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Human Ecology

, Volume 36, Issue 2, pp 149–159 | Cite as

Stradivarius in the Jungle: Traditional Knowledge and the Use of “Black Beeswax” Among the Yuquí of the Bolivian Amazon

  • Allyn MacLean Stearman
  • Eugenio Stierlin
  • Michael E. Sigman
  • David W. Roubik
  • Derek Dorrien
Article

Abstract

Native Amazonians traditionally use two methods to feather, or fletch, arrows—they either tie feathers to the shaft or use an adhesive. This paper discusses the latter method, analyzing the use of “black beeswax” arrow cement, derived from an insect product, the wax–resin cerumen of native stingless bees (Meliponini). Such mixtures of beeswax and plant resins, prepared by cooking, have a long history of human use in the Old World: in encaustic painting, beaumontage for furniture repair, sealing waxes, and varnishes for fine musical instruments. This study explores the special properties of meliponine cerumen, containing a resin compound, geopropolis, which makes an excellent arrow cement. Like their Old World counterparts, native Amazonians discovered that cooking a mixture of cerumen and plant resins from bee nests produces an adhesive that dries to a hard finish. We compare both raw and cooked samples of cerumen with infra-red spectroscopy. The wax–resin compound yields adhesive material that is tough, flexible, and has many qualities of both sealing wax and varnish. The Yuquí of the Bolivian Amazon provided the cerumen samples for this analysis, and we describe their methods of preparing and applying arrow cement. We also discuss how social change and globalization negatively affect Yuquí traditional knowledge, which survives, in this case, largely because there is a modest market for bows and arrows in the tourist trade.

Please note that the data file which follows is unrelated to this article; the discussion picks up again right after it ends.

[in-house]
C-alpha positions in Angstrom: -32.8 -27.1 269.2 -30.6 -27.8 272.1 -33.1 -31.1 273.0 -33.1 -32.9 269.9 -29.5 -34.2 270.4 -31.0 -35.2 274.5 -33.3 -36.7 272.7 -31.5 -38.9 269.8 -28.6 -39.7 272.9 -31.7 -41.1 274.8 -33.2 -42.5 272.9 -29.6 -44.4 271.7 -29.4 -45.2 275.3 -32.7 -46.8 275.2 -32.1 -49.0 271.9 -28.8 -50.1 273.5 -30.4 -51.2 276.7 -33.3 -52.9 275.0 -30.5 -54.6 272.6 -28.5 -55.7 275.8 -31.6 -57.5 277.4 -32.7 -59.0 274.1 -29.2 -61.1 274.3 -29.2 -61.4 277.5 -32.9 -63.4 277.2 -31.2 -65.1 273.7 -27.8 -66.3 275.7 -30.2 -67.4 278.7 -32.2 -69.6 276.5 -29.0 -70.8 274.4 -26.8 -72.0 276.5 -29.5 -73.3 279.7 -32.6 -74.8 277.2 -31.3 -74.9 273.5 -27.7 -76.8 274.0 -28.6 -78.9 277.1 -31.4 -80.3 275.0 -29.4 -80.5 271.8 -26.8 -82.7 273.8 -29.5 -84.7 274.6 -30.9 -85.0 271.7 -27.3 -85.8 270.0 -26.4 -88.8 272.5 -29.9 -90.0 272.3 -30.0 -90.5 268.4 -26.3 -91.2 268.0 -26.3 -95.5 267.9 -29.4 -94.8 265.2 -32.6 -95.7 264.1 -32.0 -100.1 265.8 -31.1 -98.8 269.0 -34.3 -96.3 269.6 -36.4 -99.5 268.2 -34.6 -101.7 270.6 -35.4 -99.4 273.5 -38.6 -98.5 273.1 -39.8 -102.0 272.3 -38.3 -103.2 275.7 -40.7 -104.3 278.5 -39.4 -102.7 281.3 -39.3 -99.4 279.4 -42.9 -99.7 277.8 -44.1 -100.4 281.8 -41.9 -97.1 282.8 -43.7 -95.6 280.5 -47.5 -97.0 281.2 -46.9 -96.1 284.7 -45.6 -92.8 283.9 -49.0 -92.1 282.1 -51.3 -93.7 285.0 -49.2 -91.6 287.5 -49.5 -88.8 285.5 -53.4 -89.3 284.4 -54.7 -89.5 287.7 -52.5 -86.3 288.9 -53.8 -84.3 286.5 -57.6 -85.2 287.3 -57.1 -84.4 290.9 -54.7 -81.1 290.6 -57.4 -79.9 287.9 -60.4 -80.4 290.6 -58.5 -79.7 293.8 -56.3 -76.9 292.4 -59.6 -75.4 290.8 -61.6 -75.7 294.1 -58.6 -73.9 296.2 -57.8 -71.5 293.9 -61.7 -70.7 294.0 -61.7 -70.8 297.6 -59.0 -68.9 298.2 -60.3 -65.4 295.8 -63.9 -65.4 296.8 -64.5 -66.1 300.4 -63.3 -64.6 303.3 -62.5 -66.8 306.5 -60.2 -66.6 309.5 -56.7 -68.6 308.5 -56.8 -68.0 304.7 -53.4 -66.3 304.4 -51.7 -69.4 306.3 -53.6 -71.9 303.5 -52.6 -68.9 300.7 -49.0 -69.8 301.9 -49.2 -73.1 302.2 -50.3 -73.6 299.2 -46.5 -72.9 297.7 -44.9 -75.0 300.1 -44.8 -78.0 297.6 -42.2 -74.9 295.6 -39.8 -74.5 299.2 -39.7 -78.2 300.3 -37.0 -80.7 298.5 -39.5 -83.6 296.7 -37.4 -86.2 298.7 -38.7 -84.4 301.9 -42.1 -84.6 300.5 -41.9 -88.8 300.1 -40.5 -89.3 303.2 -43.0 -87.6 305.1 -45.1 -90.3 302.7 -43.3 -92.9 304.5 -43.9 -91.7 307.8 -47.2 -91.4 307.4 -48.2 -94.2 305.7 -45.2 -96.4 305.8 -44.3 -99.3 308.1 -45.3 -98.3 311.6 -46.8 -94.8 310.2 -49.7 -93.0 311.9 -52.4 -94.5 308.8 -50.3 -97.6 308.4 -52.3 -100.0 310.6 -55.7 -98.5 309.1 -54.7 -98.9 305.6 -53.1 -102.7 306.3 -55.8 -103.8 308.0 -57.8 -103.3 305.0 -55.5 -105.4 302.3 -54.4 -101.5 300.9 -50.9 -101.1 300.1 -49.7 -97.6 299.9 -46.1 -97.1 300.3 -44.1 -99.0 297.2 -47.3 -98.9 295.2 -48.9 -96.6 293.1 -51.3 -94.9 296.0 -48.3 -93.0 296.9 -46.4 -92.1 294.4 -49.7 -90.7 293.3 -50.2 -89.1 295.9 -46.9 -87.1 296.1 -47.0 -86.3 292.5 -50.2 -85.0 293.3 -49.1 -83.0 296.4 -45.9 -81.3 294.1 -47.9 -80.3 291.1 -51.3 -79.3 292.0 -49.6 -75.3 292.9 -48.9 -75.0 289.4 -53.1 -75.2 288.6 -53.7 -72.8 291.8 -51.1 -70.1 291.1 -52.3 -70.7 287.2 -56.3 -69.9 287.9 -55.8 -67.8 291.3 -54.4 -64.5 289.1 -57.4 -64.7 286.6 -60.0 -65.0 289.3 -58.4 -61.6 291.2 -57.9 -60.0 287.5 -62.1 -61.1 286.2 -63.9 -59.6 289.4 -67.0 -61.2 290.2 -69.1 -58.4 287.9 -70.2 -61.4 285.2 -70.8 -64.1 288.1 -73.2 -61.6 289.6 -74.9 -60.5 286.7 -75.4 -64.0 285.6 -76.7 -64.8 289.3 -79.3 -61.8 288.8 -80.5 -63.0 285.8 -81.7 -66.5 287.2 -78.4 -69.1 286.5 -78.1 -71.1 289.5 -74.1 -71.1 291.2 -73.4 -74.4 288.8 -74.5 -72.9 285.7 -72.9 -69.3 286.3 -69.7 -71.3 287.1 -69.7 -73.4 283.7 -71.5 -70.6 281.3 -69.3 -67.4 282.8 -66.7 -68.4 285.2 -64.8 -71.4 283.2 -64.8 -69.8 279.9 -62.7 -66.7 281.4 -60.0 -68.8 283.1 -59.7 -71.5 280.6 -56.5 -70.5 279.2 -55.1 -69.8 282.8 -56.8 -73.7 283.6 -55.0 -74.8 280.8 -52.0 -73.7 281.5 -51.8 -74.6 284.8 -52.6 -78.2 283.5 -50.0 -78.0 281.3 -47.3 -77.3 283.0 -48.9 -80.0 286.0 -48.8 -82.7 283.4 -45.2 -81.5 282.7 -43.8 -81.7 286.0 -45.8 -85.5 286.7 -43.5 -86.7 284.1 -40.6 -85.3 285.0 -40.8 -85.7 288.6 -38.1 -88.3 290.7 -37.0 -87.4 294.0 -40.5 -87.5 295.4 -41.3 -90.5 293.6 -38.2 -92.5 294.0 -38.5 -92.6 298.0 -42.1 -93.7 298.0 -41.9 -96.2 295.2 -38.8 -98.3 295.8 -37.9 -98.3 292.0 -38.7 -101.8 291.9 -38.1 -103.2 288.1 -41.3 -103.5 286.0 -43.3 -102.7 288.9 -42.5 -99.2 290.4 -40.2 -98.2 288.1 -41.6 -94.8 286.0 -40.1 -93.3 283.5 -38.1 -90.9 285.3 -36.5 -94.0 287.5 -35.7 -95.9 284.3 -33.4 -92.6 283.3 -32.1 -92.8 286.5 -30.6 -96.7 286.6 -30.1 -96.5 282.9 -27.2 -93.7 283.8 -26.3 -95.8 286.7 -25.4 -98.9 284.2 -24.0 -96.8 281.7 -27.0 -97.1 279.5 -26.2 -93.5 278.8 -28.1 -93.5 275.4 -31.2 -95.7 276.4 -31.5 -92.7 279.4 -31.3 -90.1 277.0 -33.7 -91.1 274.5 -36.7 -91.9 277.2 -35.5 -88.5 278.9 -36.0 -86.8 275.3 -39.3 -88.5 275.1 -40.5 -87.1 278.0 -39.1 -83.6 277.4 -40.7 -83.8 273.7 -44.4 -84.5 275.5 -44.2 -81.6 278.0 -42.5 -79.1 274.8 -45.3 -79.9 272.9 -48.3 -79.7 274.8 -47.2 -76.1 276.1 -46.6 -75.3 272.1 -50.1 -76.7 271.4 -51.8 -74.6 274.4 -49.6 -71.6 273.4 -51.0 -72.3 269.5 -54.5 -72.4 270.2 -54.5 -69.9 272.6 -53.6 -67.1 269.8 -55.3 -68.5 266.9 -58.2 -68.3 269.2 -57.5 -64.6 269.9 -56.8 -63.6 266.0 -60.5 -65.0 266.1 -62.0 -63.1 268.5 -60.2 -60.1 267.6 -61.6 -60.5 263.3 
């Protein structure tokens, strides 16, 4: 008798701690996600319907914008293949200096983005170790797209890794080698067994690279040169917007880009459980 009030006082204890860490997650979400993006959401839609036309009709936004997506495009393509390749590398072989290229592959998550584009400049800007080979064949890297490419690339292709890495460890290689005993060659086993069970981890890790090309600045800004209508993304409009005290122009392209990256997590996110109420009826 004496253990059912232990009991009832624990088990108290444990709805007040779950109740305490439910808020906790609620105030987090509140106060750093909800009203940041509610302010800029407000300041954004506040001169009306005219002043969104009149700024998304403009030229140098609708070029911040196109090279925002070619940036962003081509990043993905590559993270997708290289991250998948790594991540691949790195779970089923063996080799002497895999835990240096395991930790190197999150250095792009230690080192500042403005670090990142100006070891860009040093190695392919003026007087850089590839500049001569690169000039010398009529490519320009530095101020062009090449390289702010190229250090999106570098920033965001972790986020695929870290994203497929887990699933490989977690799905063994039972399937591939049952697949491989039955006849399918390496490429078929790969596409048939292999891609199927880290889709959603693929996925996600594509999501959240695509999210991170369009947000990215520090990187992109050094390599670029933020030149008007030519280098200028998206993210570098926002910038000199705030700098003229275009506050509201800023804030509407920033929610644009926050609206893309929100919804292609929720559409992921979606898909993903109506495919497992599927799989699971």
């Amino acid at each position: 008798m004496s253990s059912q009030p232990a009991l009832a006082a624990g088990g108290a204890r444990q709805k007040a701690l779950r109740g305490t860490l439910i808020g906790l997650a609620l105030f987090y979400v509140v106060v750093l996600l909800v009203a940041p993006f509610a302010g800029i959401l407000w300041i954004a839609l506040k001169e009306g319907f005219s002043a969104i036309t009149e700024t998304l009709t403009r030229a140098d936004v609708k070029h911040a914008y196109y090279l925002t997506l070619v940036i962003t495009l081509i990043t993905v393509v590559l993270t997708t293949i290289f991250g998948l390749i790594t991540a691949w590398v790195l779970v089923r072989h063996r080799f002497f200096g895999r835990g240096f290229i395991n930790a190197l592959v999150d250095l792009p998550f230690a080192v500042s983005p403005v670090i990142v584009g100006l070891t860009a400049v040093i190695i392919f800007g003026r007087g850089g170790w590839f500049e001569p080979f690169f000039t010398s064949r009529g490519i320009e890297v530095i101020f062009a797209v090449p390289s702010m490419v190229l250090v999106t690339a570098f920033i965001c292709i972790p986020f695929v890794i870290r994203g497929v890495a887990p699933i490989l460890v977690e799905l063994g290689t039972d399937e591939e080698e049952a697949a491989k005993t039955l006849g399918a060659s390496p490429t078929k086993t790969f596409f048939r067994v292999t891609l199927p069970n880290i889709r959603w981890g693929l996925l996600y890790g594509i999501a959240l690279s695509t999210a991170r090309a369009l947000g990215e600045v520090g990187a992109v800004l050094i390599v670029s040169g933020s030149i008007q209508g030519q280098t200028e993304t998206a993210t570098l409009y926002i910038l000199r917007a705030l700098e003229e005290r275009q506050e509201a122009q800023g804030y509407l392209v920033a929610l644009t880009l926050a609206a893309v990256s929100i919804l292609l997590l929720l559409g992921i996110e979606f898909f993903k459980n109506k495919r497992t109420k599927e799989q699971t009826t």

Keywords

Cultural uses of beeswax Black beeswax Arrow cement Yuquí Indians Indigenous Amazonians 

Notes

Acknowledgments

An abbreviated version of this paper was presented at the 5th Annual Meetings of the Society for the Anthropology of Lowland South America (SALSA), Santa Fe, New Mexico, January 12–14, 2007. The authors would like to express their appreciation to Andrés Campiglia, Stuart Fullerton, P. E. Kolattukudy, John Walker, and Elayne Zorn for their helpful insights, suggestions, and editorial comments during the development of this paper. We are also grateful to the anonymous reviewers of Human Ecology not only for their careful reading of the manuscript which improved the clarity of the argument, but also for assisting in locating additional useful sources on the topic of “black beeswax.” The authors take final responsibility for any errors of omission or interpretation.

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Copyright information

© Springer Science+Business Media, LLC 2007

Authors and Affiliations

  • Allyn MacLean Stearman
    • 1
  • Eugenio Stierlin
    • 2
  • Michael E. Sigman
    • 3
  • David W. Roubik
    • 4
  • Derek Dorrien
    • 3
  1. 1.Department of AnthropologyUniversity of Central FloridaOrlandoUSA
  2. 2.Santa CruzBolivia
  3. 3.National Center for Forensic Science and Department of ChemistryUniversity of Central FloridaOrlandoUSA
  4. 4.Smithsonian Tropical Research InstituteBalboaPanamá

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